Brilliant opening and terrible endgame
On Sunday, 16th of March 2014, I participated on my 2nd OTB tournament. The first one was 5+0 blitz, this time I competed in a 15+0 rapid tourney. Overall I'm happy with my performance, especially in the first part of the tounrament, when I had 2.5/3 and played Board 2 in the fourth round!
However, short description: 17. Trohov memorial, 27 players. Mr. Anton Troha (1914 - '97) has founded our local chess club, he was also its president for a long time.
OK, let's go to the games. I can't provide you the whole games because it wasn't recorded or something, so I don't have those games. But I will try to use my mind and maybe I could remember some critical positions or combinations I've played.
I was quite nervous because logically it was my first OTB rapid game. My opponent had a very high rating too, so I just tried to play a good game. We've played a strange variation of Sicilian Najdorf 6.Bd3 Nc6 7.Nf5. Later it the game he attacked my kingside but despite that, I managed to defend quite well and I won 2 pawns.
At one point of the game we both had just about 3 minutes left on the clock. All other games had finished and lots of player began to watch our game. I was even more nervous because he managed to fork my rooks with the bishop. I luckily found some resources and tactically saved material equal.
I played quite a good endgame, pushing the pawns (they appeared to be c and a-pawn, because of some exchanges. I ended up a sole rook up and he resigned. Somebody said to me later between the rounds, that I played very good endgame. He thought I was lost but miraculously I managed to save my material and mate threats and won. Quite nice to be the one everyone is watching.
Another amazing round. I again wasn't very happy with the opening, because my opponent played that "silly" ...b6, g6, Bb7, Bg7, e6, d6, Nd7 system. After a struggle on the kingside, I ended up 2 pawns down and two rooks versus a queen.
Unfortunately time matters too, so I gave up my rook for his knight, trying to simplify. At the end, position was like this:
This way obviously my third game of the tournament and I felt pretty good, because I have never expected such a good result after so strong players. My confidence was quite high here although my next opponent was very young (4 years older than me) and also successful in school if I remember correctly so I hoped for an equal and interesting game. I also didn't bother so much about losing it because I had 1.5/2!
We quickly reached Sicilian Najdorf nad I went for my classical Opocensky variation I know the best. Normally people play 6...e5 variation, but now I faced not so pleasant Scheveningen structure.
I was amazed. 2.5/3 was completely amazing result. Only 2 players had 3/3 at this stage and only 2 other players had 2.5/3. Fun fact: If this system works, then my performance rating there was 2155!
I was very relaxed next game. Maybe I shouldn't be. We've played (for me) rare variation of Italian game as black against Vladimir Vodopivec (rating 1988): 1.e4 e5 2.Nf3 Nc6 3.Bc4 Nf6 4.O-O Bc5 5.Re1 d6. I can't recall the whole game, but I just know I wanted too much and blundered a pieces later in the game. Vladimir finished on 3rd position at the end, tied with the winner.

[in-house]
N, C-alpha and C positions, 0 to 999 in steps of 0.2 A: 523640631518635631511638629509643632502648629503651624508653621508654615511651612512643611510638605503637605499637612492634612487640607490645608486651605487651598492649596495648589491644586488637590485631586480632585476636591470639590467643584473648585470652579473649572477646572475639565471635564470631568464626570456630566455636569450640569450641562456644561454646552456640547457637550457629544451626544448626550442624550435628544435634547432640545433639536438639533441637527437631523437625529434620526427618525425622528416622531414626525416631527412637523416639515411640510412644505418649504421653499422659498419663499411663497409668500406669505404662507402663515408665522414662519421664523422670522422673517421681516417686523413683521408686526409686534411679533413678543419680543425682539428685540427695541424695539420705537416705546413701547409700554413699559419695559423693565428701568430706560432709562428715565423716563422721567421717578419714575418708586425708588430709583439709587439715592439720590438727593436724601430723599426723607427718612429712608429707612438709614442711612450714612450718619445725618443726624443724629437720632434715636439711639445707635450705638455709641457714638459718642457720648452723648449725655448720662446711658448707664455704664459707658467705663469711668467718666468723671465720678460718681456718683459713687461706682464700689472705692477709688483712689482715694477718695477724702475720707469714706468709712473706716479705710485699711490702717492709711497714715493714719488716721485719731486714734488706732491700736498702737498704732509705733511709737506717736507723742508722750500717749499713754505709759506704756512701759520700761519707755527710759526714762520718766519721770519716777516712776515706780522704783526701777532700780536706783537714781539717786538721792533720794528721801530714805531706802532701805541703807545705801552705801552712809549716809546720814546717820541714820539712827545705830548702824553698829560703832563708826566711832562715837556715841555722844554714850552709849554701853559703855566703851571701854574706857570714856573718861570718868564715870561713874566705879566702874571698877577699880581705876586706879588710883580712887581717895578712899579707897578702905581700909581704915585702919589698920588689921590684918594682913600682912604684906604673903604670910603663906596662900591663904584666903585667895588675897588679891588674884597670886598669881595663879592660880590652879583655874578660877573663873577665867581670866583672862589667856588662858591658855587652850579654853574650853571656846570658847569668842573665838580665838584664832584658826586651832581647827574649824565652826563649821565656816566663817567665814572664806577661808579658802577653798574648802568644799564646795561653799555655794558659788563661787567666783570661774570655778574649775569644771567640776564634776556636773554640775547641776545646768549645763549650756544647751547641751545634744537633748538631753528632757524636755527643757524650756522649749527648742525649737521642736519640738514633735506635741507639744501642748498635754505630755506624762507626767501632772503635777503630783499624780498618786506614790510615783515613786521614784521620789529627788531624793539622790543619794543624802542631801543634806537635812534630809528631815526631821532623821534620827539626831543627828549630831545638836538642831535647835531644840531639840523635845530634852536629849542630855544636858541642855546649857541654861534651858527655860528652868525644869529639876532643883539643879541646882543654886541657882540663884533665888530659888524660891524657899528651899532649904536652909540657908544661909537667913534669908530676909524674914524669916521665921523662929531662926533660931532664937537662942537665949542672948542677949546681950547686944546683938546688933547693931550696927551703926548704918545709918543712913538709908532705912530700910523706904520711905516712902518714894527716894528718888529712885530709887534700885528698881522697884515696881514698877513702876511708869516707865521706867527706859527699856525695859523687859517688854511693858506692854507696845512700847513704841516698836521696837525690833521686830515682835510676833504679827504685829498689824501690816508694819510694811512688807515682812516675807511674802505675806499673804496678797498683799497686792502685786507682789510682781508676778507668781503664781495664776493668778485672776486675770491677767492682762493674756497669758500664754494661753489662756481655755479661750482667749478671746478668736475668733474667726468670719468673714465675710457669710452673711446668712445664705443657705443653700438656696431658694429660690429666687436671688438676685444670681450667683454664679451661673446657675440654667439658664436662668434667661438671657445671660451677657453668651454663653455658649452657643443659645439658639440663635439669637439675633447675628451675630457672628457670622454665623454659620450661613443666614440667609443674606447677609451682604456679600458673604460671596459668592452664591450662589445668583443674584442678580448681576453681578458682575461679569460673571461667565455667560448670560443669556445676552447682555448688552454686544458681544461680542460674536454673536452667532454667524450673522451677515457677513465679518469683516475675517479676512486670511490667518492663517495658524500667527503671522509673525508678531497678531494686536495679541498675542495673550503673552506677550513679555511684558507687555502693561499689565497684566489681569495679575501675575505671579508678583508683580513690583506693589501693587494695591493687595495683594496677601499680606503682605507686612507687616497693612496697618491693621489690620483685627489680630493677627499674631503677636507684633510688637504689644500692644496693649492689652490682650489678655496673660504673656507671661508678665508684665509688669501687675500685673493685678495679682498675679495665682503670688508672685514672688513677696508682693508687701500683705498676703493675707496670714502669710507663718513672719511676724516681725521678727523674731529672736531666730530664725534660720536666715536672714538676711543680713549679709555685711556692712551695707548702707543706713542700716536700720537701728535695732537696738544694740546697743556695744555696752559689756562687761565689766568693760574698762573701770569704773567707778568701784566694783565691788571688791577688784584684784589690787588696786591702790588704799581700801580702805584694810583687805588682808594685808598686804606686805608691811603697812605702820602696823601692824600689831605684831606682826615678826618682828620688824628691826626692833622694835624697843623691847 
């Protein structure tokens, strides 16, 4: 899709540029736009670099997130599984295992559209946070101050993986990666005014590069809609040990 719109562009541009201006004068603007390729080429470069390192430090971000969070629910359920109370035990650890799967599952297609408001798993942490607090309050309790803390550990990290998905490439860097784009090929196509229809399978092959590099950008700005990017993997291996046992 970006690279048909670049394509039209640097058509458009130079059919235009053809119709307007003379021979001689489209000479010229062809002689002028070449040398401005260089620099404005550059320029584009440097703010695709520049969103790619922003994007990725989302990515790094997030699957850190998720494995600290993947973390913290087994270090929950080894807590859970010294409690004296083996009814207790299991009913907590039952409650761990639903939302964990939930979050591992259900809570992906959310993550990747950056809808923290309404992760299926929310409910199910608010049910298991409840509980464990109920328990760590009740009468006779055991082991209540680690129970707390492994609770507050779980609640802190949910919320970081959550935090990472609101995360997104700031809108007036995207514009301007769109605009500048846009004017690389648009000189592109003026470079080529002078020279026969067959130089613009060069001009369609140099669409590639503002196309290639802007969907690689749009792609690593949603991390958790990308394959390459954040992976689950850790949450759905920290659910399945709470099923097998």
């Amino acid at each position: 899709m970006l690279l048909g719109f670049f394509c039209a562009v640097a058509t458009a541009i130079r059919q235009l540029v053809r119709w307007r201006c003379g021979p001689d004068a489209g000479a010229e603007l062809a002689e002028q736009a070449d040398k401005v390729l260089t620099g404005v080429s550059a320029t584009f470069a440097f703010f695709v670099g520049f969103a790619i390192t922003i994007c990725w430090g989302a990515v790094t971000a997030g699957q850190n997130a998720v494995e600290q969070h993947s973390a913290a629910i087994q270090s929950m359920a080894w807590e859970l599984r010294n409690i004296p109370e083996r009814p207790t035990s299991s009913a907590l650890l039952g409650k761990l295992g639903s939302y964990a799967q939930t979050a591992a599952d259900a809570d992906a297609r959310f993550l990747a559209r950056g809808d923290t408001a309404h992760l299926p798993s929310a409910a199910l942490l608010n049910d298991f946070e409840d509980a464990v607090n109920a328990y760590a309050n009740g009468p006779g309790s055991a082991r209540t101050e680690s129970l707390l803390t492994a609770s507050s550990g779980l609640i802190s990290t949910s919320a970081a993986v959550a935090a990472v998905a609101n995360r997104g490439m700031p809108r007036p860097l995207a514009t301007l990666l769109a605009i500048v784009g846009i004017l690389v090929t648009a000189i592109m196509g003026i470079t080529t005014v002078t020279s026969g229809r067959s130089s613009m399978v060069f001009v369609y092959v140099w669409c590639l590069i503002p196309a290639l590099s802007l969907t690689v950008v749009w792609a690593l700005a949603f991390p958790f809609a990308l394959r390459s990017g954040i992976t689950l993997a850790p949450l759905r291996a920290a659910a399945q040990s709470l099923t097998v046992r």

This game probably cost me a good result I expected. Here are opening moves:
We continued our play until the very complicated middle game. Black sacrificed a bishop for my 2 kingside pawns, but I managed to win his queen and later I had to give it up for a rook. So basically, I was up a rook at the end and I had a pass pawn on 6th rank.
Again, I can't remember what the position was, but I only needed to escape possible perpetual check (which was not very likely) and easily won. But I made an illegal move in time trouble (I promoted when I was in check), so my opponent claimed a win. I argued a little bit with him and forgot to stop the clock. Finally I did it when I had about 27 seconds left on the clock.
Arbiter told us that I can make 3 mistakes before automatically losing the game, so my opponent only got additional 2 minutes on his clock. During that "pause" I took a quick look at the position and noticed 27 seconds would be enough.
But then I had another problem. This time with the clock. Although I pressed it, the clock still counted my time (and I didn't notice it). The next time I pressed the clock, I had only 3 seconds left and then resigned immediatelly - basically like this.
I was really upset, but that's chess. I had marvellous opportunity for my 3rd win. But I stayed on the 50% score.
After the game I learned this player is from the same town as me. Vilijem Mlakar (rated 1788) played King's gambit, which is the only opening I am really uncomfortable with. I tried with 1.e4 e5 2.f4 Nc6, hoping for a 3.fxe5? because it is blunder, but he continued with 3.Nf3 d6. I again managed to win his minor pieces, but he set up an attack along f-file which was probably defendable, but I didn't find a way out. My opponent finished 8th.
This time I played against a special guest from Austria. Jozi Amrusch (rated 1732). We played an equal Pirc defence, I only managed to win a pawn. He offered me a draw and I declined it. About 5 moves later I blundered a pawn and he offered a draw again. I didn't want to risk another lose so I accepted his offer. 3/7.
I finished the tournament on poor 17th place with 3 points. Average rating of my opponents was exactly 1800 and my performance rating about 1750. It's also worth to say that I'd have gained the 2nd most rating point of all participants if I was rated. About 40. Maybe just an interesting fact. I played quite badly in the opening and endgame, but fairly good in the middlegame, which is not really my habit.
I finished the tourney with (+2-3=2).